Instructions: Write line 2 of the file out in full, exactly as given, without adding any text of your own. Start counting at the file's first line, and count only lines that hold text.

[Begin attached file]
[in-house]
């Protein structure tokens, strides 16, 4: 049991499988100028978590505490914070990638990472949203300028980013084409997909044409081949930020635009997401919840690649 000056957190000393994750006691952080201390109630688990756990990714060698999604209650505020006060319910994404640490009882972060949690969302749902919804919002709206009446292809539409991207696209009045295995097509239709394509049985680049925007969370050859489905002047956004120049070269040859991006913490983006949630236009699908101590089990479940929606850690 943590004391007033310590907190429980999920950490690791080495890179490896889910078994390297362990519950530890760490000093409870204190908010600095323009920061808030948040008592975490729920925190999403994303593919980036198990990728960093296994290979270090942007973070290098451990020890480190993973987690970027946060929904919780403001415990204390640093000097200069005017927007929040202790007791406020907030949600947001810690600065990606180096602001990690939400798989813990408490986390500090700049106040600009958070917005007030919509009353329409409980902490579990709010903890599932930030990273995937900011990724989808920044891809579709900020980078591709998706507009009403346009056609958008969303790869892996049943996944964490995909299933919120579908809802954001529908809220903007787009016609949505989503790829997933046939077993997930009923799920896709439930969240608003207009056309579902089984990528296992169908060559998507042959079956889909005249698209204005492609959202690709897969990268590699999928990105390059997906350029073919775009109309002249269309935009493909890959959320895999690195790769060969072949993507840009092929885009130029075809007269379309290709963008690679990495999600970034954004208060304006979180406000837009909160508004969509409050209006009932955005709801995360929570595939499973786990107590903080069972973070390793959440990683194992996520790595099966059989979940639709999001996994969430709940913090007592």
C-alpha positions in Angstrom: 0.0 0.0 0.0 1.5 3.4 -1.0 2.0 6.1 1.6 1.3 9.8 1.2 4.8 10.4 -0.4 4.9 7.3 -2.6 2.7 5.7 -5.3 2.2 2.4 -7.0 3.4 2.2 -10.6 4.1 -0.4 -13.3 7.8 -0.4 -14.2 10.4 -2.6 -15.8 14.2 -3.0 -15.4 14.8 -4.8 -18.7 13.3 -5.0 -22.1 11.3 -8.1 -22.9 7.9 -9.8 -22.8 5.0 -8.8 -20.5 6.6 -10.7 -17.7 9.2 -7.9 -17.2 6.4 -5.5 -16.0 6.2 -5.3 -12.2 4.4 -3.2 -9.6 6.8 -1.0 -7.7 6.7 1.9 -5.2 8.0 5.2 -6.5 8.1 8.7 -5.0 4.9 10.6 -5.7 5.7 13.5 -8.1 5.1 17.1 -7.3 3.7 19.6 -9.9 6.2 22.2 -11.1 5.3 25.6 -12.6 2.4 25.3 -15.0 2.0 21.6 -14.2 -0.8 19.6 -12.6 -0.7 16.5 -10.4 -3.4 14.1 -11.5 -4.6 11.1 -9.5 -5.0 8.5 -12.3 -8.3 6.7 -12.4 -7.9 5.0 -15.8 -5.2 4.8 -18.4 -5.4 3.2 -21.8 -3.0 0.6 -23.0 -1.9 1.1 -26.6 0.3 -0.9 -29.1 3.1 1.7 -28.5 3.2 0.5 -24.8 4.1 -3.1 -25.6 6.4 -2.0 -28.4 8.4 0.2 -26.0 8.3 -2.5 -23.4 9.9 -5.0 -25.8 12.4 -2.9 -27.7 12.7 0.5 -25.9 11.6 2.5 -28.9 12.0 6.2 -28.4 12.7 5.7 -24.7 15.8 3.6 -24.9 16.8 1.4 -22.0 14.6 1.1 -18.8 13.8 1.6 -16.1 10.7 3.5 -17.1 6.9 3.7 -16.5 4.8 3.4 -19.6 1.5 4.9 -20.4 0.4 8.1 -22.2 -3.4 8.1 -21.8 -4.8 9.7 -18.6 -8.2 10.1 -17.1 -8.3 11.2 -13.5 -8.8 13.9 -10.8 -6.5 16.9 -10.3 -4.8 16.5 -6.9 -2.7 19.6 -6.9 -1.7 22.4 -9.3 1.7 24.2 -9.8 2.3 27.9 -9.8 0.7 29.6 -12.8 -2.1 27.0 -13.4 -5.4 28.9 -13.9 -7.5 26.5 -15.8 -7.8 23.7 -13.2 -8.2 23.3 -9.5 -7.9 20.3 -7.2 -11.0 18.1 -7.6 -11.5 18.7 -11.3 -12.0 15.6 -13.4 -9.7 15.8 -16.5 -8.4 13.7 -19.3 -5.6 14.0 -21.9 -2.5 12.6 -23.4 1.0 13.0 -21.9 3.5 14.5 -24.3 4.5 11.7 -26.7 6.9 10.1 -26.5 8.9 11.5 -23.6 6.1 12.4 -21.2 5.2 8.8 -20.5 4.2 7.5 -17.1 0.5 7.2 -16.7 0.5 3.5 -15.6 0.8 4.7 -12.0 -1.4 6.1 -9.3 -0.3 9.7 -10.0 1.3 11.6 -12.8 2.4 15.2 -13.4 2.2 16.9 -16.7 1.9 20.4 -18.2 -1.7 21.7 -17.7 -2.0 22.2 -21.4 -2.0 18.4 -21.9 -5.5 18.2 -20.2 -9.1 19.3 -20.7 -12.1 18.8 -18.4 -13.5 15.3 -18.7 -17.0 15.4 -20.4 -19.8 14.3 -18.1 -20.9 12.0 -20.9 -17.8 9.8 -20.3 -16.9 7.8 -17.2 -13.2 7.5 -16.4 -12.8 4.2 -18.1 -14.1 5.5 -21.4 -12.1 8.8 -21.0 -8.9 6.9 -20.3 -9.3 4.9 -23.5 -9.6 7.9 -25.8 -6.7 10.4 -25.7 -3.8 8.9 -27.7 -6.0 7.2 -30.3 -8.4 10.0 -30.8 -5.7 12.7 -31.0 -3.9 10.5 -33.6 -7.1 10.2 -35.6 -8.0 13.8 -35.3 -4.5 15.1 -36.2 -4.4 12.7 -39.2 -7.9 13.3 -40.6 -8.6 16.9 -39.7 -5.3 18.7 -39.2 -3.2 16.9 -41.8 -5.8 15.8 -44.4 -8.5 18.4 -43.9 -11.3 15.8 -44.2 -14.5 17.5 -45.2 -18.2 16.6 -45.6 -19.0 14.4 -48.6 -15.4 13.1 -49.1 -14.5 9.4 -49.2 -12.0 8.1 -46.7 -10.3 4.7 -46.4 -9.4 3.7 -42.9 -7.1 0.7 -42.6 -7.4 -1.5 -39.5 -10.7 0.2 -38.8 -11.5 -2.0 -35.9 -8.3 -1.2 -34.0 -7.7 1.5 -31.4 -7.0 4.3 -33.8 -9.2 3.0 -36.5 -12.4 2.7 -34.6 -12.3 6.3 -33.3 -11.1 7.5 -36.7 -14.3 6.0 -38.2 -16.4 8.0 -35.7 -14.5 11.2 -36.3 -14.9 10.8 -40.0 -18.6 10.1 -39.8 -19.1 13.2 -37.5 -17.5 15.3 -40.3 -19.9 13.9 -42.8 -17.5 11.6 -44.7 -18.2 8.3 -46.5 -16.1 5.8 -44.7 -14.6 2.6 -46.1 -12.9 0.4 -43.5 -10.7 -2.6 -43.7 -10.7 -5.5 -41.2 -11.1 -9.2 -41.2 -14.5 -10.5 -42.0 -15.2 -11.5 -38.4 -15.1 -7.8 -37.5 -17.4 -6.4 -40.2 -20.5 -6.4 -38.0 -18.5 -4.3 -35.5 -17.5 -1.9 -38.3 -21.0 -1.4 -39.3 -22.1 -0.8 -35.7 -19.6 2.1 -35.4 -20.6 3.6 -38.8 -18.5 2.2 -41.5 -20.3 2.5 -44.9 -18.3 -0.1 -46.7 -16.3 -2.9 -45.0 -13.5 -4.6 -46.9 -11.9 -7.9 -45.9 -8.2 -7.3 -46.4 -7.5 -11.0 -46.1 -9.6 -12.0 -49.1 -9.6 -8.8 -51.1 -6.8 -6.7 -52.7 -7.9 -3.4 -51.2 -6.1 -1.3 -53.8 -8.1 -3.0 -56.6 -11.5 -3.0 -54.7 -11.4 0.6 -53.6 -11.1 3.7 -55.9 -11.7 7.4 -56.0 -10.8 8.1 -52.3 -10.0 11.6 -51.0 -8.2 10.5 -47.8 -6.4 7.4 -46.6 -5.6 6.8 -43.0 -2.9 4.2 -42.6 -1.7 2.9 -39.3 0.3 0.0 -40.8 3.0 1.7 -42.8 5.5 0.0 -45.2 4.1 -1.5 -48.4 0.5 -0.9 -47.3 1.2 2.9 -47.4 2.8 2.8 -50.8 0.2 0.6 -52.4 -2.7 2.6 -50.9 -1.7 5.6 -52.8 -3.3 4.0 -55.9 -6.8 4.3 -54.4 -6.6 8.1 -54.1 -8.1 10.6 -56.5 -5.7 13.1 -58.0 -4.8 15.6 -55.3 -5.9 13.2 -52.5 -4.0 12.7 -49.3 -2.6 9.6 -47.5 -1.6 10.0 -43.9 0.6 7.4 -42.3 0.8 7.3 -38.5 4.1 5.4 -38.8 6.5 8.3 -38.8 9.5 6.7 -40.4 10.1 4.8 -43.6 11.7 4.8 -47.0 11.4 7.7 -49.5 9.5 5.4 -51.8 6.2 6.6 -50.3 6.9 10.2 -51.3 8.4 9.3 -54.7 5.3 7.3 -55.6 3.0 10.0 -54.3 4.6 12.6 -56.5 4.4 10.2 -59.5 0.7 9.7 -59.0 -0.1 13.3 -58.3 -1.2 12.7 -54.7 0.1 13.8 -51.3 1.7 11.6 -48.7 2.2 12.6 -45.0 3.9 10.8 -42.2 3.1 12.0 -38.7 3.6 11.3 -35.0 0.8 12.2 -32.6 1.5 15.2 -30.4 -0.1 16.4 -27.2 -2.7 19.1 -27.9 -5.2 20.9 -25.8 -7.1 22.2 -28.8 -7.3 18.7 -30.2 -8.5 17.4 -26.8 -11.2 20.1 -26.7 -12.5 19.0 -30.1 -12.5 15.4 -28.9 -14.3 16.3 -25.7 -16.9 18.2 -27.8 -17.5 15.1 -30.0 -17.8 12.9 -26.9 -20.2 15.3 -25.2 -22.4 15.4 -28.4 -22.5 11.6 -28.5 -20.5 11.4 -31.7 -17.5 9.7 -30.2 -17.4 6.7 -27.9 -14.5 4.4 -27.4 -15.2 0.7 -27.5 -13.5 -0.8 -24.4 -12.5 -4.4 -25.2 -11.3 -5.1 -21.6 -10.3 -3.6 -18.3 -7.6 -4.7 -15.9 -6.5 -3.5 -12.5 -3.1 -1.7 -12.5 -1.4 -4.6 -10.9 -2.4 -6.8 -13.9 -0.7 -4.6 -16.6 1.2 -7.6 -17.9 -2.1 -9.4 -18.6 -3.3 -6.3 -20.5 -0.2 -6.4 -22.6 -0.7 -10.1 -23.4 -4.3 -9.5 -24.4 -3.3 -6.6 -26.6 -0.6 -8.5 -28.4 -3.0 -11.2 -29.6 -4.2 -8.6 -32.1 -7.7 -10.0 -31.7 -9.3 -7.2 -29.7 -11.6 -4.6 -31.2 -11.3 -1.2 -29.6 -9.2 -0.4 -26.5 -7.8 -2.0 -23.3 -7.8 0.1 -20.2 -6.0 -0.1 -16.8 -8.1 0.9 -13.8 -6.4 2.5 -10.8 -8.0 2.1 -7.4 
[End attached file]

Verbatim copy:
């Protein structure tokens, strides 16, 4: 049991499988100028978590505490914070990638990472949203300028980013084409997909044409081949930020635009997401919840690649 000056957190000393994750006691952080201390109630688990756990990714060698999604209650505020006060319910994404640490009882972060949690969302749902919804919002709206009446292809539409991207696209009045295995097509239709394509049985680049925007969370050859489905002047956004120049070269040859991006913490983006949630236009699908101590089990479940929606850690 943590004391007033310590907190429980999920950490690791080495890179490896889910078994390297362990519950530890760490000093409870204190908010600095323009920061808030948040008592975490729920925190999403994303593919980036198990990728960093296994290979270090942007973070290098451990020890480190993973987690970027946060929904919780403001415990204390640093000097200069005017927007929040202790007791406020907030949600947001810690600065990606180096602001990690939400798989813990408490986390500090700049106040600009958070917005007030919509009353329409409980902490579990709010903890599932930030990273995937900011990724989808920044891809579709900020980078591709998706507009009403346009056609958008969303790869892996049943996944964490995909299933919120579908809802954001529908809220903007787009016609949505989503790829997933046939077993997930009923799920896709439930969240608003207009056309579902089984990528296992169908060559998507042959079956889909005249698209204005492609959202690709897969990268590699999928990105390059997906350029073919775009109309002249269309935009493909890959959320895999690195790769060969072949993507840009092929885009130029075809007269379309290709963008690679990495999600970034954004208060304006979180406000837009909160508004969509409050209006009932955005709801995360929570595939499973786990107590903080069972973070390793959440990683194992996520790595099966059989979940639709999001996994969430709940913090007592």